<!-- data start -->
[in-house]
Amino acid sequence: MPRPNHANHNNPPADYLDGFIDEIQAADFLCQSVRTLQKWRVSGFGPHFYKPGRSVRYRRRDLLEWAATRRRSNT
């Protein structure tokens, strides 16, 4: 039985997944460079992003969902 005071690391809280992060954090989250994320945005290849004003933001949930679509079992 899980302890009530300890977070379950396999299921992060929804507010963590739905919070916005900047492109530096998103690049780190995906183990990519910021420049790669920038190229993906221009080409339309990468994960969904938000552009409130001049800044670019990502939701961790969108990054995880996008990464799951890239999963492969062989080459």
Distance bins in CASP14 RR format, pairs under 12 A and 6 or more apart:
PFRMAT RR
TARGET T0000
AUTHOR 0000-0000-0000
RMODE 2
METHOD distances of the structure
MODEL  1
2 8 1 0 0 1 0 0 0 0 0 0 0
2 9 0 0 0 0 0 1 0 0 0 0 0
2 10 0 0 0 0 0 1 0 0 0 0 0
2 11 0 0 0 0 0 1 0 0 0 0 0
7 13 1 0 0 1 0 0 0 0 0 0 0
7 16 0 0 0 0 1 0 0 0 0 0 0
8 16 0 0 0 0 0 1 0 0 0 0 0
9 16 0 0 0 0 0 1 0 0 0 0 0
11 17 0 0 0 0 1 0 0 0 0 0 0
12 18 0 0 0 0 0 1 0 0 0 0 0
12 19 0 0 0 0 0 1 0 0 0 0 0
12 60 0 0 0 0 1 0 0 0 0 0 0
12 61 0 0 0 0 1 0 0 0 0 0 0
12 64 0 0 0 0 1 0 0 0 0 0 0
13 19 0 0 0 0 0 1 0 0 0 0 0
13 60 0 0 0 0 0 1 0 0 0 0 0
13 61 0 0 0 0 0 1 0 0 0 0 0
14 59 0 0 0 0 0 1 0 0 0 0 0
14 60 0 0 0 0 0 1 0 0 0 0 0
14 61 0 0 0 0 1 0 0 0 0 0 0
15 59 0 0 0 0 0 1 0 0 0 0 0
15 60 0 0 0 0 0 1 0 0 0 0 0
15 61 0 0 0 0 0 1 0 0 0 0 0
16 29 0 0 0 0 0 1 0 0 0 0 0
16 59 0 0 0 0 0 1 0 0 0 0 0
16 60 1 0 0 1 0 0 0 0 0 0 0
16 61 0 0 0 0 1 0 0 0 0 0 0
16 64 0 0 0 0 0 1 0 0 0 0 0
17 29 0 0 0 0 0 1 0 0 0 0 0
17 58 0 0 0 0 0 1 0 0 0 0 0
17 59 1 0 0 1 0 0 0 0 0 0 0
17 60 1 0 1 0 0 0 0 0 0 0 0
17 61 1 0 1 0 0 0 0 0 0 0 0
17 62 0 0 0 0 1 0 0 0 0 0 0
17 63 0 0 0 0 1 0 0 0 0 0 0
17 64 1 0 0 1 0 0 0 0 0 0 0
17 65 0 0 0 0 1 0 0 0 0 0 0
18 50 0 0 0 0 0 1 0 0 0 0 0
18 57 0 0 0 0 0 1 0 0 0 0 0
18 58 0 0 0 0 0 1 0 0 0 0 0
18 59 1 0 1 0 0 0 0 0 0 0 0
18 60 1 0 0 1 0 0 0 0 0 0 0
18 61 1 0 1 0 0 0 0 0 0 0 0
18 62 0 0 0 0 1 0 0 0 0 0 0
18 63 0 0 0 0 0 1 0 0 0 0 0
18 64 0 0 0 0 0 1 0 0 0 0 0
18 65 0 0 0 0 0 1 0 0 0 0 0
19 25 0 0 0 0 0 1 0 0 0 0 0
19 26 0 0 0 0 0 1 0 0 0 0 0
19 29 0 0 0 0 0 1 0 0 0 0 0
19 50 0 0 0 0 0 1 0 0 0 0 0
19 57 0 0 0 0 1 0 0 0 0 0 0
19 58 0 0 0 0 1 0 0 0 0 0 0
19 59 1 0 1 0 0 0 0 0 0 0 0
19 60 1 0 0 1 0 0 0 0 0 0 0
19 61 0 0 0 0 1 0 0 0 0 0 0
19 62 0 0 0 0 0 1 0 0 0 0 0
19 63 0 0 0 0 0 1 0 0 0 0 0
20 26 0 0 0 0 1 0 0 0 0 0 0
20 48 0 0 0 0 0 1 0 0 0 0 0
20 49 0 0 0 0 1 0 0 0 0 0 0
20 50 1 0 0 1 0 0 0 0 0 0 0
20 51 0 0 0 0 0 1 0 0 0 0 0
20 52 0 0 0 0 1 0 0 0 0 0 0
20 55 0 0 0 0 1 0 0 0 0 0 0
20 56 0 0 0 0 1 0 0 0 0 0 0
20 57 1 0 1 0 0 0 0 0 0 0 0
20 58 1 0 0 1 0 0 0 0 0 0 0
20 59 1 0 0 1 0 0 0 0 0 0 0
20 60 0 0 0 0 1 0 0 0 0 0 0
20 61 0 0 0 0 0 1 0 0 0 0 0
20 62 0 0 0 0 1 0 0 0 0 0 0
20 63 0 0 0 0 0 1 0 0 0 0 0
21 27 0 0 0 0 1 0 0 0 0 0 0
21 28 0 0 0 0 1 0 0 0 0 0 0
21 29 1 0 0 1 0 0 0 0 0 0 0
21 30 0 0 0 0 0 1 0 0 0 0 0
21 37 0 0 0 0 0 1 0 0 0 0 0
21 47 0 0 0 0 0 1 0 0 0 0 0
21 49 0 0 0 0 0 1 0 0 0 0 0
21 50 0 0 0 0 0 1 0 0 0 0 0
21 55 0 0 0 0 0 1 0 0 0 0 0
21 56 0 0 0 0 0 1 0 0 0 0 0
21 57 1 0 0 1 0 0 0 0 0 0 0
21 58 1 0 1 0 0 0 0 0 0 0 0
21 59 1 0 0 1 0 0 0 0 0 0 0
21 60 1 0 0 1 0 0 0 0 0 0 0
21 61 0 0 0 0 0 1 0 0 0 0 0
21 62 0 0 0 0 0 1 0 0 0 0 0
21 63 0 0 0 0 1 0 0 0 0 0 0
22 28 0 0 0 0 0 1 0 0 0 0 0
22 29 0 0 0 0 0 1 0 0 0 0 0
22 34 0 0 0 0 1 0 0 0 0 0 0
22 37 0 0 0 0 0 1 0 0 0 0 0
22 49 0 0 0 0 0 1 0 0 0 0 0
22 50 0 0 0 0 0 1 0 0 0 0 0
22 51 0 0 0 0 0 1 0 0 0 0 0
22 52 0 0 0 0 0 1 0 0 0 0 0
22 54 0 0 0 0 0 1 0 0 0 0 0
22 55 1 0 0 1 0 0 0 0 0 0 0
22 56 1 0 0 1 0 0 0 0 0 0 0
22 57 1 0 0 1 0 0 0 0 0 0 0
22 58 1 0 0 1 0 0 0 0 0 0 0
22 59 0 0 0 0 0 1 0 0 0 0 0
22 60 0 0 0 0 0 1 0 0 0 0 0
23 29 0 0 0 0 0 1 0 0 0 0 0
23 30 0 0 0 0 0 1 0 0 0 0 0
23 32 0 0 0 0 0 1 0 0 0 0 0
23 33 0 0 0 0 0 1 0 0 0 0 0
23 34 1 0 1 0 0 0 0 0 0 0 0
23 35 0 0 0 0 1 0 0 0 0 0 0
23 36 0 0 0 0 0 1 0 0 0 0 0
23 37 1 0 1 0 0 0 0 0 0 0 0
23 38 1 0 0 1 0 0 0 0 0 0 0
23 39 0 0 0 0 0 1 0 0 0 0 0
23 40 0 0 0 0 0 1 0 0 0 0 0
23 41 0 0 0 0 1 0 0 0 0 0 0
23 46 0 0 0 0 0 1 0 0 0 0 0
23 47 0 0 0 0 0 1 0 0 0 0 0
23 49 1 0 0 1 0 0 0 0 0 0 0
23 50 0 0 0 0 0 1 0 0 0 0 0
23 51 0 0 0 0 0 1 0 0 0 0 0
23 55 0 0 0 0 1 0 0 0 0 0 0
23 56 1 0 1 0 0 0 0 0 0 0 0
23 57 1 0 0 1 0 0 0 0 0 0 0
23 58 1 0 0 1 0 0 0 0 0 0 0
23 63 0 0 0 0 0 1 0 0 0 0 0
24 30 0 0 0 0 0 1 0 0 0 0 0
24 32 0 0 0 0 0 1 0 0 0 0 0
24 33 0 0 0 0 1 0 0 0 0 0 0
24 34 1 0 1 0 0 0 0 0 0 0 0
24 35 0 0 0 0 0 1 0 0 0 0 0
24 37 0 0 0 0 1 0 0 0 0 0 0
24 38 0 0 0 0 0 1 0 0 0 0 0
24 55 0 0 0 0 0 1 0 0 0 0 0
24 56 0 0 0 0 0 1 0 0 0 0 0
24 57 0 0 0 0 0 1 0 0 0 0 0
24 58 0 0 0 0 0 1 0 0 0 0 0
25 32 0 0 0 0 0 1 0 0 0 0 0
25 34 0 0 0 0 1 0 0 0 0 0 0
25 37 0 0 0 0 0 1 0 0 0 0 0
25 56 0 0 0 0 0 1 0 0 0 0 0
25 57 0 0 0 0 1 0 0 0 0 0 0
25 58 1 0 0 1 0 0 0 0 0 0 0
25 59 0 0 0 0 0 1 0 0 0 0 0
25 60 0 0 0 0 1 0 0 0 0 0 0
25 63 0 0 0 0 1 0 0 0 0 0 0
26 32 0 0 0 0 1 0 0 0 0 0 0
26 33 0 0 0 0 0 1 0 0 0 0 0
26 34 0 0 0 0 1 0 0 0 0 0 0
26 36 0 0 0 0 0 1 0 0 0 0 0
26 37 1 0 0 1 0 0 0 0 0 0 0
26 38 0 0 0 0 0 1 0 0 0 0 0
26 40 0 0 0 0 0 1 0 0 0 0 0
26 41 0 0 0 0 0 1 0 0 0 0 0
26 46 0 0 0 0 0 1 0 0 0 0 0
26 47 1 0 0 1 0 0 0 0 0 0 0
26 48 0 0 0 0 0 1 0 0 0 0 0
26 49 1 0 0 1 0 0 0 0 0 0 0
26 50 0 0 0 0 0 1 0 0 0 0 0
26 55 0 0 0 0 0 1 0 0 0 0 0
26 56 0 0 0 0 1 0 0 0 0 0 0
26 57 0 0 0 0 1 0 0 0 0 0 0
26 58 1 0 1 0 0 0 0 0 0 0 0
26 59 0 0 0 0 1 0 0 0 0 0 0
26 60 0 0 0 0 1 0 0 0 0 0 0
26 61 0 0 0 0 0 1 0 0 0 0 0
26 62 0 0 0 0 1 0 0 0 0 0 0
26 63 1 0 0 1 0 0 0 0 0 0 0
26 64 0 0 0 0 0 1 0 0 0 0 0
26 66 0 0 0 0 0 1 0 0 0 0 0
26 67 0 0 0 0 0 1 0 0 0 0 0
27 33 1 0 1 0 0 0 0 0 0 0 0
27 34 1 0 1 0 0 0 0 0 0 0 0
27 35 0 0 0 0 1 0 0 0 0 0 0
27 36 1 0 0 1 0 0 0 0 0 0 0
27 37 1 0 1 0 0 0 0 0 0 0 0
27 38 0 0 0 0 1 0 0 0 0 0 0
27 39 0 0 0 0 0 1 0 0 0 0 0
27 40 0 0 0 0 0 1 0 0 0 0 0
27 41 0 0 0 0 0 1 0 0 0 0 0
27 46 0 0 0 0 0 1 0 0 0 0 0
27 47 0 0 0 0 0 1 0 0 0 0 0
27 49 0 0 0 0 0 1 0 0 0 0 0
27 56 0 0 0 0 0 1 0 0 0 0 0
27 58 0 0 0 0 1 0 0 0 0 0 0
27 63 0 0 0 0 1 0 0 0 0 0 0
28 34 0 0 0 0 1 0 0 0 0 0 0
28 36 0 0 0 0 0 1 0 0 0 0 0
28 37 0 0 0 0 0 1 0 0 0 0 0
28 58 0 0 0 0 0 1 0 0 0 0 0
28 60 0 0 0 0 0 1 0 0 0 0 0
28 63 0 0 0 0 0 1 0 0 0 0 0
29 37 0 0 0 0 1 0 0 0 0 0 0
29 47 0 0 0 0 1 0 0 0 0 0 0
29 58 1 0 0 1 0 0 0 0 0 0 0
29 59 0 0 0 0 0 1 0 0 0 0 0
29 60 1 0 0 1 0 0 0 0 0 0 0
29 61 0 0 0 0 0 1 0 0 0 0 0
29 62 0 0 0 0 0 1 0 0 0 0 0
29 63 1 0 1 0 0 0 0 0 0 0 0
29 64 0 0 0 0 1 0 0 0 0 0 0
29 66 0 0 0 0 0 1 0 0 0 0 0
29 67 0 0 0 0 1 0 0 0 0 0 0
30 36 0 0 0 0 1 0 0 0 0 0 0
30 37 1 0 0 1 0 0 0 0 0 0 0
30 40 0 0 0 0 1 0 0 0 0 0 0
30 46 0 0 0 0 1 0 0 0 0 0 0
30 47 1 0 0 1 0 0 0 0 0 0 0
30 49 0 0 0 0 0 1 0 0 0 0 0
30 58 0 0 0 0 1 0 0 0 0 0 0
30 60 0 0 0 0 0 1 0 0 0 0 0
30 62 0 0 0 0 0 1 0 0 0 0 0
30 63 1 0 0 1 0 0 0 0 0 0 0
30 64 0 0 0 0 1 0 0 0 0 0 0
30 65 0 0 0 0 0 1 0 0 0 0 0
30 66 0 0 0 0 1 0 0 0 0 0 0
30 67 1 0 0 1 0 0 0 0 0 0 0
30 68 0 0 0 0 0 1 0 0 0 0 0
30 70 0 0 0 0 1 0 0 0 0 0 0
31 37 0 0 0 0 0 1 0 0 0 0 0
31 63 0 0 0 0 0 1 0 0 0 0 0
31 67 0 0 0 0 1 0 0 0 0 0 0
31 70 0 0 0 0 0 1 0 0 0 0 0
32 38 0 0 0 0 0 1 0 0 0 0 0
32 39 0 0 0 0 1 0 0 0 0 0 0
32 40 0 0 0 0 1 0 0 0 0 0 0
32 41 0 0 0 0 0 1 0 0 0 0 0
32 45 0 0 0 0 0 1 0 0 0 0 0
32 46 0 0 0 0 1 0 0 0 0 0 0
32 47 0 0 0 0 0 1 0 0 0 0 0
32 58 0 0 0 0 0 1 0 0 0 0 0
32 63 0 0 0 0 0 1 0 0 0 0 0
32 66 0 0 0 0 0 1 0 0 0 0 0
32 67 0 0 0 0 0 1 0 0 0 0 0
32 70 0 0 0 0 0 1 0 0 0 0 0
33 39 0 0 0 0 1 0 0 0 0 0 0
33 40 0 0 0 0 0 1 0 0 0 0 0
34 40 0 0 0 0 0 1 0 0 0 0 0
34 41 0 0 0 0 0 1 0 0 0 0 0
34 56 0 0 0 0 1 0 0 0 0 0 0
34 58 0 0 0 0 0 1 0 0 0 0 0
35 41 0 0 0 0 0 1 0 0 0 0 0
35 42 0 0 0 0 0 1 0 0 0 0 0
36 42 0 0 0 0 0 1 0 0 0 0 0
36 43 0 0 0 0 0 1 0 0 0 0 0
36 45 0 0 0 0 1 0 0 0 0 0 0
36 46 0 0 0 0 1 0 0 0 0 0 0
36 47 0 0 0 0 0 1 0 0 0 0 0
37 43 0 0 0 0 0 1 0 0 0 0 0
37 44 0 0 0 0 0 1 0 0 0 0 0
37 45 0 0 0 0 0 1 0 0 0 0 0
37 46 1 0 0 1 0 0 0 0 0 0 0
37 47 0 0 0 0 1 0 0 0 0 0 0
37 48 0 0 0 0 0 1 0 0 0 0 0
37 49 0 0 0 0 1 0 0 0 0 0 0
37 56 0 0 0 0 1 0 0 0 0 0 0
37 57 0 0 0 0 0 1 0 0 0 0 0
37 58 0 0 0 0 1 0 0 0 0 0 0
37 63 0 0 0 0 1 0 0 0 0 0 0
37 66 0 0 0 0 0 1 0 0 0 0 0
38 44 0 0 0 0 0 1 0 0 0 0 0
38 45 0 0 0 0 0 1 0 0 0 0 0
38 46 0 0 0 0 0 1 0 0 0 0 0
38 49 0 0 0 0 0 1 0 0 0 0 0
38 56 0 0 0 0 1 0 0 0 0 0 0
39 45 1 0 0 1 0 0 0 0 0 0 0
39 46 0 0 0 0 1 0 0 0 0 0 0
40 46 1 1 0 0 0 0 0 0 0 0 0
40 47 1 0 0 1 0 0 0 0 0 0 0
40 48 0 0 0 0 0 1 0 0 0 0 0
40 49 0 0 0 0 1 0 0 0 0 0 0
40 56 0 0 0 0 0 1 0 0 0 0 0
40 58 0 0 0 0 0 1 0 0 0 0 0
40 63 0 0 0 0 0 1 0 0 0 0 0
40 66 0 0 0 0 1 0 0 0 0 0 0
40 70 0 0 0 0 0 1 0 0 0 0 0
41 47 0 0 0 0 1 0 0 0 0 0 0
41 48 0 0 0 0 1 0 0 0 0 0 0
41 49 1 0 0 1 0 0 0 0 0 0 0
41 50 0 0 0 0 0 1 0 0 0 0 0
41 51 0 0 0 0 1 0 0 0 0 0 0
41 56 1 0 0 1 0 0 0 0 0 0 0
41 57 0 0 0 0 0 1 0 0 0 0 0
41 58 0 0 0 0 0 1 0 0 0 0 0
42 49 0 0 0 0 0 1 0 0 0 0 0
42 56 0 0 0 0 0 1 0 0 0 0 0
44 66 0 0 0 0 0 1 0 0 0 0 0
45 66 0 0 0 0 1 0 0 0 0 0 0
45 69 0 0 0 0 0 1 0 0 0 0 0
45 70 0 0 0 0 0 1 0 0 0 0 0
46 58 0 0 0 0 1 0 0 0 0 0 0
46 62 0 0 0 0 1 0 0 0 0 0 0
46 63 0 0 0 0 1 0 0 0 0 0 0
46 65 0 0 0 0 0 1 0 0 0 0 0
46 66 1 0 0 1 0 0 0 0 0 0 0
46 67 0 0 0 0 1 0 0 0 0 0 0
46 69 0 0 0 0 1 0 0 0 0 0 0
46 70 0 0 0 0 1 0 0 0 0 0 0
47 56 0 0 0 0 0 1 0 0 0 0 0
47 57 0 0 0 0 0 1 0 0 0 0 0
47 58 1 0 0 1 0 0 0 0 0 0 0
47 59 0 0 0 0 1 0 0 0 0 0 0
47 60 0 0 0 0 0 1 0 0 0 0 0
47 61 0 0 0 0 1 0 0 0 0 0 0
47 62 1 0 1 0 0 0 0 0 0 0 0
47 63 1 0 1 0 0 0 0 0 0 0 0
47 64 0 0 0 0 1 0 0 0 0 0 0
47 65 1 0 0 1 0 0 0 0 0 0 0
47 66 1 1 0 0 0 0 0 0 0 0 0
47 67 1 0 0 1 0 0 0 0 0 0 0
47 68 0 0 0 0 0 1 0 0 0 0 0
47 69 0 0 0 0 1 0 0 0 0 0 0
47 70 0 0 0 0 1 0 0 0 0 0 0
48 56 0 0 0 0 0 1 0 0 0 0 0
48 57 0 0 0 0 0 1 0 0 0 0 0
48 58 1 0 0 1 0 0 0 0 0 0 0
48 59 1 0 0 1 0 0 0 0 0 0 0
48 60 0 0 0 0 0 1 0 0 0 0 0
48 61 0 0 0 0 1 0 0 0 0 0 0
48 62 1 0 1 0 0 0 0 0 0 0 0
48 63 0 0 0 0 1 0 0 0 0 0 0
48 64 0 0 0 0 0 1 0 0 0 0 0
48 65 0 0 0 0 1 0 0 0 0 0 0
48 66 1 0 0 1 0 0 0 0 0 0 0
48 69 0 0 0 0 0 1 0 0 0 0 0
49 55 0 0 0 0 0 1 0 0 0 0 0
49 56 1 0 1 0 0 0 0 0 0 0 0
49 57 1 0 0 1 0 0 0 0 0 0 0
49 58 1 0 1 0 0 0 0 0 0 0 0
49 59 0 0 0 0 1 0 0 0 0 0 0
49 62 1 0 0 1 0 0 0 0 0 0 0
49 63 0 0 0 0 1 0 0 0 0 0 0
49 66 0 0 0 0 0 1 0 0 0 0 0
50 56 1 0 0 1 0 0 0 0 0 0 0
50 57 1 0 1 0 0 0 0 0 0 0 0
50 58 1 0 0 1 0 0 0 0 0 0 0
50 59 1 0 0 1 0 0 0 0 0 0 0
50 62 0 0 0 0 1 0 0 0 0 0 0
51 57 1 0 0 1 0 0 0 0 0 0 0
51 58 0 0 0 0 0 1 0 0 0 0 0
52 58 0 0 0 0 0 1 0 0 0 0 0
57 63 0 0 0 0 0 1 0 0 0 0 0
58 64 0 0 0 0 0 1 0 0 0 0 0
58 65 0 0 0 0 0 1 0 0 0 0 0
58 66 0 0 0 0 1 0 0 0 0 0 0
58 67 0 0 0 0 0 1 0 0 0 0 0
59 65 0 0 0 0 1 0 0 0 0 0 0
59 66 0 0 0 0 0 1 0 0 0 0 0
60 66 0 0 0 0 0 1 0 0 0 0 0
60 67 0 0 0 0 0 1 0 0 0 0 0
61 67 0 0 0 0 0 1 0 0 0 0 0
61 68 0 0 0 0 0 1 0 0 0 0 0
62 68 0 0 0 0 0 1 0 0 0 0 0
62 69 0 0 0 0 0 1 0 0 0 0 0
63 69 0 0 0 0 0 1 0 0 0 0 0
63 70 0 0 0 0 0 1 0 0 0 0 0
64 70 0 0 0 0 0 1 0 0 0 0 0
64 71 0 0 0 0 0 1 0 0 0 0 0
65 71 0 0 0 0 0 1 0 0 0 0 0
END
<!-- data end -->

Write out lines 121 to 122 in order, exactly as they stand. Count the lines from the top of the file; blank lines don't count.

23 35 0 0 0 0 1 0 0 0 0 0 0
23 36 0 0 0 0 0 1 0 0 0 0 0